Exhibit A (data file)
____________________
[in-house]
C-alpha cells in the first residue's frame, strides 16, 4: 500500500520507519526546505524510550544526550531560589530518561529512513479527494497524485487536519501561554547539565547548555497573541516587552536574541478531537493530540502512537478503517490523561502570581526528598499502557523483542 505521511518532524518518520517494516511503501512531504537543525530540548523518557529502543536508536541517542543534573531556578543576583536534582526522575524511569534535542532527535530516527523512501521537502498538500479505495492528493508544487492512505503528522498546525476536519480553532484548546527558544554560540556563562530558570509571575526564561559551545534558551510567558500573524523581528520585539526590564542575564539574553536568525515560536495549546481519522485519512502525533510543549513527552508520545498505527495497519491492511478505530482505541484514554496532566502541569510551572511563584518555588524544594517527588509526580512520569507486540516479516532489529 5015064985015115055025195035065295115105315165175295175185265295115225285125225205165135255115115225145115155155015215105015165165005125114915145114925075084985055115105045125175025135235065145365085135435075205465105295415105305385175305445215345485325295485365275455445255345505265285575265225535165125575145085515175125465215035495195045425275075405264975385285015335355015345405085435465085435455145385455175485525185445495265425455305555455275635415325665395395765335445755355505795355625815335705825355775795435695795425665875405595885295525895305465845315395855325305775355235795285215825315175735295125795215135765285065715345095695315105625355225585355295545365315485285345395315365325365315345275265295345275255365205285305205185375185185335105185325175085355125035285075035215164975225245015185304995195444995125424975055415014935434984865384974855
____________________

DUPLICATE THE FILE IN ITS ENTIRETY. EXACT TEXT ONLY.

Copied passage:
[in-house]
C-alpha cells in the first residue's frame, strides 16, 4: 500500500520507519526546505524510550544526550531560589530518561529512513479527494497524485487536519501561554547539565547548555497573541516587552536574541478531537493530540502512537478503517490523561502570581526528598499502557523483542 505521511518532524518518520517494516511503501512531504537543525530540548523518557529502543536508536541517542543534573531556578543576583536534582526522575524511569534535542532527535530516527523512501521537502498538500479505495492528493508544487492512505503528522498546525476536519480553532484548546527558544554560540556563562530558570509571575526564561559551545534558551510567558500573524523581528520585539526590564542575564539574553536568525515560536495549546481519522485519512502525533510543549513527552508520545498505527495497519491492511478505530482505541484514554496532566502541569510551572511563584518555588524544594517527588509526580512520569507486540516479516532489529 5015064985015115055025195035065295115105315165175295175185265295115225285125225205165135255115115225145115155155015215105015165165005125114915145114925075084985055115105045125175025135235065145365085135435075205465105295415105305385175305445215345485325295485365275455445255345505265285575265225535165125575145085515175125465215035495195045425275075405264975385285015335355015345405085435465085435455145385455175485525185445495265425455305555455275635415325665395395765335445755355505795355625815335705825355775795435695795425665875405595885295525895305465845315395855325305775355235795285215825315175735295125795215135765285065715345095695315105625355225585355295545365315485285345395315365325365315345275265295345275255365205285305205185375185185335105185325175085355125035285075035215164975225245015185304995195444995125424975055415014935434984865384974855